Tag Archives: NACCM Customers 1st

Complimentary Webinar: CCOs Reveal Their Secret Killer Customer Strategies for Long-Term Profitability

Companies often sacrifice customers on the altar of short-term revenue and profit. Yet in competitive situations where your company’s advantages in product and price are not clearly evident, customer satisfaction and loyalty become the ultimate differentiators that give you the winning edge.

So how do you ensure customers remain the most valuable asset, carefully nurtured and developed for long-term profits? A growing number of companies are appointing a Chief Customer Officer (CCO) as a catalyst in becoming truly customer-centric to significantly improve revenue, profit, and competitive advantage.

Date: September 16, 2010
Time: 2-3PM EST

Space is limited.
Reserve your Webinar seat now at:

The speaker, Curtis N. Bingham, is the leading authority on CCOs, having worked with more than 70 CCOs over the last decade. Curtis shares some of the most profound strategies and tactics that these elite CCOs have used to attract, retain and grow profitable, long-term customer relationships also create a powerful competitive advantage for their organizations.

Lessons shared include:

  • Winning executive support for loyalty initiatives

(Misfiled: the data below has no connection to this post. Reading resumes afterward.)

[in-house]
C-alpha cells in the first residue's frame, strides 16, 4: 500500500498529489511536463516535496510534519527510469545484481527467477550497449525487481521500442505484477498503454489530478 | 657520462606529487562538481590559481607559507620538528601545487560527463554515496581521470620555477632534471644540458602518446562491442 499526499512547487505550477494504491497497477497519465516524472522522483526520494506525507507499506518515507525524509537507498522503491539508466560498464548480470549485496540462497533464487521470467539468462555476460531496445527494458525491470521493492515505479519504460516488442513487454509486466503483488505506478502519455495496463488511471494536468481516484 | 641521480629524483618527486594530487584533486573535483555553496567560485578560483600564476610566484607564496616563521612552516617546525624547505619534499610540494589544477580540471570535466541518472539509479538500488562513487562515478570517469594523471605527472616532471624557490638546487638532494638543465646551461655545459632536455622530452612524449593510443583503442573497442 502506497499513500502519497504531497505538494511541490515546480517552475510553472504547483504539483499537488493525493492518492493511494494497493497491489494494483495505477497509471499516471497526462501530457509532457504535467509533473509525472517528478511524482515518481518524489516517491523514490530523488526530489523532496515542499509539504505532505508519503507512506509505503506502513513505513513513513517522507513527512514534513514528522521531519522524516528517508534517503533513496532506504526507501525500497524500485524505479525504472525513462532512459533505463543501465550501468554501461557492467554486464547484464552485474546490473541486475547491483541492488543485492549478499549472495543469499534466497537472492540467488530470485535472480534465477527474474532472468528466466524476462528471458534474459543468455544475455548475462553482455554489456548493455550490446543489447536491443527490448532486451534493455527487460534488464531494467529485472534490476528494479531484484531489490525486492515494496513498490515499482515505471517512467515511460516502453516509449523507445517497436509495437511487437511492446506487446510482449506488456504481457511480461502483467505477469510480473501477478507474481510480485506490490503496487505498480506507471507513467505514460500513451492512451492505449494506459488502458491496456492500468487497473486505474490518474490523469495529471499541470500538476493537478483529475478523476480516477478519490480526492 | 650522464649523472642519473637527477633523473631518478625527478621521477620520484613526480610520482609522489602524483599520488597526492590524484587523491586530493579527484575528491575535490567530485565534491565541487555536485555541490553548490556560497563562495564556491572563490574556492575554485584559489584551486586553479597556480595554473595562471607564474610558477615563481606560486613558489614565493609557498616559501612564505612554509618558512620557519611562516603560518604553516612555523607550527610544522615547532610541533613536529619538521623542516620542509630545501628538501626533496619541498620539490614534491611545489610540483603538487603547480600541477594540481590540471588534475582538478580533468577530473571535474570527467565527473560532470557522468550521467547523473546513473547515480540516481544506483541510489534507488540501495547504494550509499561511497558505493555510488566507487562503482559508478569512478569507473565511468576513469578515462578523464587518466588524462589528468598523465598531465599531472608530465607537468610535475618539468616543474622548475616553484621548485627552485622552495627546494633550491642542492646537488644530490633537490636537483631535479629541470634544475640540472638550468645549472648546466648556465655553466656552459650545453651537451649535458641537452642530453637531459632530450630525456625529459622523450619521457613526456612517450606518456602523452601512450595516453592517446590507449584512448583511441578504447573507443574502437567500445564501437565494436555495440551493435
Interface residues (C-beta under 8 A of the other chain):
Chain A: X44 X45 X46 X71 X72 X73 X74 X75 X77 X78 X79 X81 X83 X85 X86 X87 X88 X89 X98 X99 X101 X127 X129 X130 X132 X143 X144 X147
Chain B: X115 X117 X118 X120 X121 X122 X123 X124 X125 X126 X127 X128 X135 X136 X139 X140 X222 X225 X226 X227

• Creating an unstoppable customer culture’so you aren’t the only customer advocate
  • Letting data tell you which customers to keep happy, and which ones to let go
  • Giving more to customers counter intuitively generates MORE revenue

Learn directly from experienced CCOs how you can drive both near- and long-term revenue — without sacrificing customer loyalty. This is hands-on customer-centric insight you cannot gain anywhere else. Each of these lessons is of profound value and is responsible for millions of dollars in profits at some of the world’s leading companies.

About the speaker:
Curtis N. Bingham is widely recognized as the authority on Chief Customer Officers, and was the first to promote the CCO role as catalyst for customer centricity. Curtis is the Founder & Executive Director of the Chief Customer Officer Council’, the first peer-led advisory group for CCOs.